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There has been a widespread fascination with artificial intelligence (AI) at least since the 1980s when The Terminator films took Hollywood by storm. Since late 2022, however, technology has broken new ground with the release of ChatGPT – an AI-driven chatbot which uses machine learning to write essays, poems, songs, articles and even streams of code. It is difficult to describe the level of disruption that this innovation has brought. Below, however, we attempt to paint a picture of the global AI market landscape in 2023, key players, new entrants, risks and opportunities for investors to consider in the years ahead.


Artificial intelligence in  2023: market overview

Given the permeation of AI into multiple verticals in 2023, it is difficult to accurately outline the scope of the global market. Many companies specialise in AI innovation, for instance, whilst others integrate machine learning into their service delivery (e.g. financial services and data modelling or automotive manufacturers and self-driving cars). One study puts the global AI market capitalisation at USD 136.55 billion in 2022, with an expected compound annual growth rate (CAGR) of 37.3% between 2023 and 2030. A lot of the innovation is happening in the US, where many tech giants are racing to become the “go-to” company for AI solutions. Even McDonald’s is putting its hat in the ring by acquiring Dynamic Yield for $300m, a startup in Tel Aviv intended to help provide a personalised customer experience using AI.


Key events and trends

ChatGPT was launched in November 2022 and became hugely popular in just a few weeks. Only two months later, the chatbot had 100 million monthly active users – exhibiting growth which far surpassed that of Instagram and TikTok in their initial months. Google was quick to recognise the potential threat to its decades-long domination of the search market. In February 2023 it launched Bard – its own experimental “conversational AI service” – powered by LaMDA. However, Google shares nosedived after a failed live demonstration where the AI answered a user query incorrectly. Microsoft arguably made a bigger PR “win” by announcing that its own search engine, Bing, and its Edge browser would be using an upgraded ChatGPT AI to power its “co-pilot” functionality. For instance, a user, in theory, would be able to view a 15-page PDF guide in their Bing search results and ask the AI chatbot to summarise it in 300 words.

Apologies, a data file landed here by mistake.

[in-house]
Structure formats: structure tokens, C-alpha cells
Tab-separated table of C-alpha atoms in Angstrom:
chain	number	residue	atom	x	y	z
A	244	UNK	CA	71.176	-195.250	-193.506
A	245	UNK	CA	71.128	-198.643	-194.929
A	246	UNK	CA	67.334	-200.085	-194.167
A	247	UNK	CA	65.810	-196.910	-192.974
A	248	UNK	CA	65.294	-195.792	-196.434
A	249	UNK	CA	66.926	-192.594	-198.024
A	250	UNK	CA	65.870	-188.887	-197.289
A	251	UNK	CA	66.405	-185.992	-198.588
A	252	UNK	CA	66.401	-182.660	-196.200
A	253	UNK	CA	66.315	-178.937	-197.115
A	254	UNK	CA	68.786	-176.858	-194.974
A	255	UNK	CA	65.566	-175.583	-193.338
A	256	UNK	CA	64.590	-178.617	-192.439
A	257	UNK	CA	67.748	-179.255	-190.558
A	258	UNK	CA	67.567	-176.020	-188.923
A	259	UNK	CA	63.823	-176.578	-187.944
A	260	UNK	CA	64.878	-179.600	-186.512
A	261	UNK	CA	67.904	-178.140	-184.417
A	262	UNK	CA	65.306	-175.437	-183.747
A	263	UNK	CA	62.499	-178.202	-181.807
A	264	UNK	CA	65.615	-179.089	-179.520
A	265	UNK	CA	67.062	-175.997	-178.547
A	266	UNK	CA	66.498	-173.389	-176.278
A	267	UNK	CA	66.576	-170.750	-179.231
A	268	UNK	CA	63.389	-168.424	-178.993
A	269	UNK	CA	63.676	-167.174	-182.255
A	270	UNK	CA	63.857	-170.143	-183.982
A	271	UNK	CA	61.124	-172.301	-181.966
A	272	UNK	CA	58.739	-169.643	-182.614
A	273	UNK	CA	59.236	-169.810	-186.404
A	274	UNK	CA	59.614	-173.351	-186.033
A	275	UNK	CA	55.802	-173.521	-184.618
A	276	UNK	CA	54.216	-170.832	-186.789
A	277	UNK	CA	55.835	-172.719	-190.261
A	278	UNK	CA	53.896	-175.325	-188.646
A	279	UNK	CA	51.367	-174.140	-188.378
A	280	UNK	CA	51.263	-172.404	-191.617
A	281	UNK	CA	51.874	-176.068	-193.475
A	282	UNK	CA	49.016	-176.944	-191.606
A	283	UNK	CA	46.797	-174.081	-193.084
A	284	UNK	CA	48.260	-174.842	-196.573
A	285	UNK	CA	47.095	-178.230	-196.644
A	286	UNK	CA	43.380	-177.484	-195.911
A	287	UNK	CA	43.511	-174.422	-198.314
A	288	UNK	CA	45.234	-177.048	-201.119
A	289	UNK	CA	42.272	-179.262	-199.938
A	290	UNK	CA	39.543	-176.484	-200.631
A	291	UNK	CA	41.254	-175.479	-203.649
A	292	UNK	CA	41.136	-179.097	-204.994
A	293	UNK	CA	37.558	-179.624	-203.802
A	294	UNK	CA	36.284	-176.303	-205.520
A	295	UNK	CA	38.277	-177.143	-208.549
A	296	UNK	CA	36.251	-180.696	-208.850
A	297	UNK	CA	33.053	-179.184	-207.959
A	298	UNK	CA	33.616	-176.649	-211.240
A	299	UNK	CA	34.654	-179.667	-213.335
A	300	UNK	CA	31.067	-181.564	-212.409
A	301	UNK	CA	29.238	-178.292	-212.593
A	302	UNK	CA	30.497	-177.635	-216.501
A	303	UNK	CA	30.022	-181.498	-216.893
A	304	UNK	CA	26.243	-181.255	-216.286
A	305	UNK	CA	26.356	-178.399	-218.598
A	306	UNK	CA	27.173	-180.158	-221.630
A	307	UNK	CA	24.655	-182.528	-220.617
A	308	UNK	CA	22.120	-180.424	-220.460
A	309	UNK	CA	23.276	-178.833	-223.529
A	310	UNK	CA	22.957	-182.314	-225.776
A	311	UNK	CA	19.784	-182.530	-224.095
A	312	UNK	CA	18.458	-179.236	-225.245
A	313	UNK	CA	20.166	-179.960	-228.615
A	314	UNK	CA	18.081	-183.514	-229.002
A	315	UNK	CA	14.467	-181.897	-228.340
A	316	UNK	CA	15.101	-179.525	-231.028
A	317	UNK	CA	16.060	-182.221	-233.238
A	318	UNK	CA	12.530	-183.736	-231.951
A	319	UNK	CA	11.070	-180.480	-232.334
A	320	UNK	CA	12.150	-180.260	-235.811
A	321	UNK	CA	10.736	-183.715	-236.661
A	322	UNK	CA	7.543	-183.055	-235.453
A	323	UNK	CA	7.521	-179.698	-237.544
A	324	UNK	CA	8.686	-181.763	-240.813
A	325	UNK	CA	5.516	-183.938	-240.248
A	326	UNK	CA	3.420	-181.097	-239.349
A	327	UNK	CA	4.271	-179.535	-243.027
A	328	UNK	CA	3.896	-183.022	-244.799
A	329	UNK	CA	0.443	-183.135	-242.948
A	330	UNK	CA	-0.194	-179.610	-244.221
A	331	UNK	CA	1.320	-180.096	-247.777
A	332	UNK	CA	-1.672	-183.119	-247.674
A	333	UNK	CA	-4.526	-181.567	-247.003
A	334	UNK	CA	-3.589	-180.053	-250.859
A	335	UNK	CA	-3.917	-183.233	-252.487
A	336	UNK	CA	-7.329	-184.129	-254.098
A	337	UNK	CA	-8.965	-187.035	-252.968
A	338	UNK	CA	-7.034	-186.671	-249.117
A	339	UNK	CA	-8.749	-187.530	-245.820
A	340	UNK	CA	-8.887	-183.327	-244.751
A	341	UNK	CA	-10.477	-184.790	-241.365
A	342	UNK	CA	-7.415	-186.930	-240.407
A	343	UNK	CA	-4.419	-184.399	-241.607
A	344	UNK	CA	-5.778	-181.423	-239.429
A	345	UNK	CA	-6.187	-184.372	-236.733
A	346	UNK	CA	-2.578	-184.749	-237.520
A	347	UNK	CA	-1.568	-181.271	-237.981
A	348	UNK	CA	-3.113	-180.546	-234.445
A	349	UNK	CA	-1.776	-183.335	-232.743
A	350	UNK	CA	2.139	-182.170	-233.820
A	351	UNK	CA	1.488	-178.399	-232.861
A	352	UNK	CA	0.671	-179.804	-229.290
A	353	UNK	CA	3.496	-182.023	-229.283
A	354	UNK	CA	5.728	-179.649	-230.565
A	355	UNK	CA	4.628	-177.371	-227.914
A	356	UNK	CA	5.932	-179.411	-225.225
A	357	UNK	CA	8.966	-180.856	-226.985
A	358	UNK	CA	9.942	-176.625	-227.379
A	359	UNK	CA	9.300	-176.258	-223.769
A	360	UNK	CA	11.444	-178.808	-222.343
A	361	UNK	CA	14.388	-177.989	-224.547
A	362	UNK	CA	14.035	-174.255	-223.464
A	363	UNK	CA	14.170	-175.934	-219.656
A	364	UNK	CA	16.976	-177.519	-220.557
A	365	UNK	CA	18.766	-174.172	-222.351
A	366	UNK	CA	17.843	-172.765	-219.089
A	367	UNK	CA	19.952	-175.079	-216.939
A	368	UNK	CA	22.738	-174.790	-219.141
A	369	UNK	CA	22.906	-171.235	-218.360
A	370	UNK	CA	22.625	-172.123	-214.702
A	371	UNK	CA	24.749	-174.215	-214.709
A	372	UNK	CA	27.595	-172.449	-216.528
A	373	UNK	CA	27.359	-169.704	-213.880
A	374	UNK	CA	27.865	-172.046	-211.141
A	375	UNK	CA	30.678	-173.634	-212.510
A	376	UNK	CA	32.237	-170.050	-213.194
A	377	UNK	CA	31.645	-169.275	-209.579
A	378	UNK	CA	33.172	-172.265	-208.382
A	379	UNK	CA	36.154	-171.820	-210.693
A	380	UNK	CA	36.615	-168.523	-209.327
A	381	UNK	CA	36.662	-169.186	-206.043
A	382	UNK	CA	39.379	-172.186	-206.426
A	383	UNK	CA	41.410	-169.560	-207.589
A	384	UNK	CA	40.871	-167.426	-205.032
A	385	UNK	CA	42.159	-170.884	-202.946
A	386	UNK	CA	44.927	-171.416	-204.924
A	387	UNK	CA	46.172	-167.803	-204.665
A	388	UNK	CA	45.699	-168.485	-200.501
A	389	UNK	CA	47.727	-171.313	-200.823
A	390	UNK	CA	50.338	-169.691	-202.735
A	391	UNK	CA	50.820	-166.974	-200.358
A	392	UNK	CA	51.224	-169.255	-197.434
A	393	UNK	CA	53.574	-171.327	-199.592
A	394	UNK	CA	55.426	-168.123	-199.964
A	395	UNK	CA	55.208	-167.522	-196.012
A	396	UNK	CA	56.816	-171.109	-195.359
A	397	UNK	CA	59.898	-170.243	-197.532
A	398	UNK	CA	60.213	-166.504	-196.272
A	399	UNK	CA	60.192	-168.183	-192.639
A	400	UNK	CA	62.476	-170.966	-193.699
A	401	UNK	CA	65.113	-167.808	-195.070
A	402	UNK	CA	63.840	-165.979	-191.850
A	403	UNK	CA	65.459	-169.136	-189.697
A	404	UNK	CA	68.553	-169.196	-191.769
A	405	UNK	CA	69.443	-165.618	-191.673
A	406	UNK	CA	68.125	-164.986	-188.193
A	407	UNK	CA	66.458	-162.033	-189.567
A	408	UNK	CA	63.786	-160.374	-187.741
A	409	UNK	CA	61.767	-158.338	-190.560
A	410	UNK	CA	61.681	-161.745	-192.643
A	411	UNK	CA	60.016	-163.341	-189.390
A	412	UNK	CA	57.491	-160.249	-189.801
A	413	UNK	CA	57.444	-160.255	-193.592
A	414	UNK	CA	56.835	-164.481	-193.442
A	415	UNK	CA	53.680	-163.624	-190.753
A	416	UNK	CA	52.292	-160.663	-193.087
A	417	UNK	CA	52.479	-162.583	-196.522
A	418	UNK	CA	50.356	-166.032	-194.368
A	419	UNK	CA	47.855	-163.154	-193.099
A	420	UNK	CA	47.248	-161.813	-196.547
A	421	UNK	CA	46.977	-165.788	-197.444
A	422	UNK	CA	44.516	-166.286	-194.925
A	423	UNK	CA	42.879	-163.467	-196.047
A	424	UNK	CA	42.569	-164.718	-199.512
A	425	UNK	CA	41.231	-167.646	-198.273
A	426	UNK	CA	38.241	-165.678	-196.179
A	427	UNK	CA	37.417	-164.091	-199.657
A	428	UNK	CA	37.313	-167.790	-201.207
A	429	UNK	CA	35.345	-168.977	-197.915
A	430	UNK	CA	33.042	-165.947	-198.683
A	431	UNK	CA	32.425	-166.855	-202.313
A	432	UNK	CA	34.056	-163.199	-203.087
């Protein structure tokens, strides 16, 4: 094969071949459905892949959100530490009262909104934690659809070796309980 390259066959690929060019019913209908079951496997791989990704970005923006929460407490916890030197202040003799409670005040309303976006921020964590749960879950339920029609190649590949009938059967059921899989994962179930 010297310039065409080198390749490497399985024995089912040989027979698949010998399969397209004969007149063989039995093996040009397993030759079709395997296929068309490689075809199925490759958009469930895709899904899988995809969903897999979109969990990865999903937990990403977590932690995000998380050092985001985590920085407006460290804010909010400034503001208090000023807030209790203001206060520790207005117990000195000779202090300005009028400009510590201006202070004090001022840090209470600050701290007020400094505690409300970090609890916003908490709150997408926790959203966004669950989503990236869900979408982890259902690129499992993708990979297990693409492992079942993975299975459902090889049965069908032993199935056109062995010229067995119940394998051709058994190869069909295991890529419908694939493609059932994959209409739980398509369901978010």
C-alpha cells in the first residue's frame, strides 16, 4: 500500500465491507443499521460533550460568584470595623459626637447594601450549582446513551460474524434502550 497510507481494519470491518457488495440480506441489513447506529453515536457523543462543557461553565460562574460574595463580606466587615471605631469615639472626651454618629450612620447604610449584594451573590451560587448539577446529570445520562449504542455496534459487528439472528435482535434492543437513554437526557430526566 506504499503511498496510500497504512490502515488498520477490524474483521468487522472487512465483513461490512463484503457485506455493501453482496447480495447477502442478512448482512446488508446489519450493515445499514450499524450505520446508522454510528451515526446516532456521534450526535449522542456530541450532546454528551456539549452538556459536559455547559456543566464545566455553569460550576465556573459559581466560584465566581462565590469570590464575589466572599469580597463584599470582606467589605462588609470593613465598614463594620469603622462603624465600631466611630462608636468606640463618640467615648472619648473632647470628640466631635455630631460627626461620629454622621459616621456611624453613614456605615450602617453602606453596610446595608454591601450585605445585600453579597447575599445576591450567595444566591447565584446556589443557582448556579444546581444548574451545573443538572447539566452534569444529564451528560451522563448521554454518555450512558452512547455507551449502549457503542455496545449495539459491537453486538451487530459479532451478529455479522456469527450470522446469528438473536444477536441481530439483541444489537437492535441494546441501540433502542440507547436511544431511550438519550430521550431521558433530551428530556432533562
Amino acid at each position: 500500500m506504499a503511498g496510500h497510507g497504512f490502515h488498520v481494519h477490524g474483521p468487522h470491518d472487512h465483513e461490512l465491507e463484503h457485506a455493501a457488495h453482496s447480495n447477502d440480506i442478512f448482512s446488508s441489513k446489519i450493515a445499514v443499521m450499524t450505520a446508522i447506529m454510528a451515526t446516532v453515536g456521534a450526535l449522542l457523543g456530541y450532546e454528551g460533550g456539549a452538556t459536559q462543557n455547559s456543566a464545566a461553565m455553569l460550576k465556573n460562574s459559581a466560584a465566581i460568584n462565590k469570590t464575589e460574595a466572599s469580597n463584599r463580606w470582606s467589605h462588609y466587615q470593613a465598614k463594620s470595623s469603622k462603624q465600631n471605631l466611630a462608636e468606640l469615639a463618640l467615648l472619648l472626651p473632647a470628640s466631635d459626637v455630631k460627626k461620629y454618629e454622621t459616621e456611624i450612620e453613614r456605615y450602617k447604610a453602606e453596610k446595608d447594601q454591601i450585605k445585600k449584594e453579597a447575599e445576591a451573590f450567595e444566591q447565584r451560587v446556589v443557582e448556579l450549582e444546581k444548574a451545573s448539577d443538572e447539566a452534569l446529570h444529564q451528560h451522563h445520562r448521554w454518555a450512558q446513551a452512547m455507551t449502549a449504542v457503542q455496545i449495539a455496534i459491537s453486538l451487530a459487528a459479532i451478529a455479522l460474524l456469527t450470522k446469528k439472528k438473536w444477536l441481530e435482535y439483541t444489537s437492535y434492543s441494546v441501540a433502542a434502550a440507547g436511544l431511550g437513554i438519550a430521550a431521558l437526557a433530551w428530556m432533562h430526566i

Right now, it is fair to say that there is widespread excitement about AI in 2023 and where it could take us. The potential applications are certainly enormous. Yet investors should be wary of over-hype. In 2001, for instance, the dot-com “boom and bust” hurt many investors who had become carried away with internet-based companies. The current excitement about AI should not justify overlooking investor due diligence and jumping on a “bandwagon”.


Potential AI applications

Google and Microsoft may be taking a lot of the AI limelight in early 2023. Yet the potential AI applications are huge, ranging from aerospace to healthcare, manufacturing, automotive and more. This creates a lot of space for startups to integrate AI into their business models, not just large public companies. Shield AI, for instance, is a US-based startup looking to develop AI piloting technology to “Revolutionize battlefields and commercial aviation”. The company attracted $225 million in Series E funding in 2022 and now stands at $2.3 billion in valuation. Deepgram uses AI to transcribe real-world audio using a speech-to-text API. It drew $47 million in Series B funding in 2022. Fathom provides innovations in medical coding automation powered by AI. It recently gained $46 million in Series B funding in 2022.


Future opportunities & risks

Investors have a difficult balance to achieve with AI investments. Certainly, AI holds enormous growth potential in many exciting areas. Yet AI is still in its infancy, despite the huge forward strides of recent years. Investors should be aware that the AI application potential varies across industries. In 2023, driverless cars are already available to some extent, with US-based Tesla leading the innovation charge. Within financial services, however, it may still be a while before AI can fully replace human financial advisers – despite some impressive growth in the “robo-adviser” market. 

A huge consideration for investors is customers’ willingness to accept AI-powered solutions from vendors. Only 20% of car customers are interested in a vehicle which is fully automated, for instance, and US-based financial advisor clients would still overwhelmingly prefer to deal with a human advisor rather than a robot. However, search engine users certainly appear more willing to give AI a try. This is partly because 59% of users do not understand how AI currently plays a role in search engines. However, the ease and speed of AI chatbots is very attractive.

One issue for investors is that the algorithms powering AI innovations are largely misunderstood – requiring huge technical knowledge to competently “look under the hood”. One timeless maxim for investors is to avoid investments that they do not understand. To help overcome knowledge gaps with AI, investors should consider joining a specialist investor network. Not only will this help you access pre-vetted investment projects, but you can also rub shoulders with people from a range of technical backgrounds – helping you with your due diligence process.  



If you are interested in expanding your portfolio into these kinds of exciting spheres of investing, then we invite you to get in touch with us here at Bure Valley and to consider joining our exclusive investor network:

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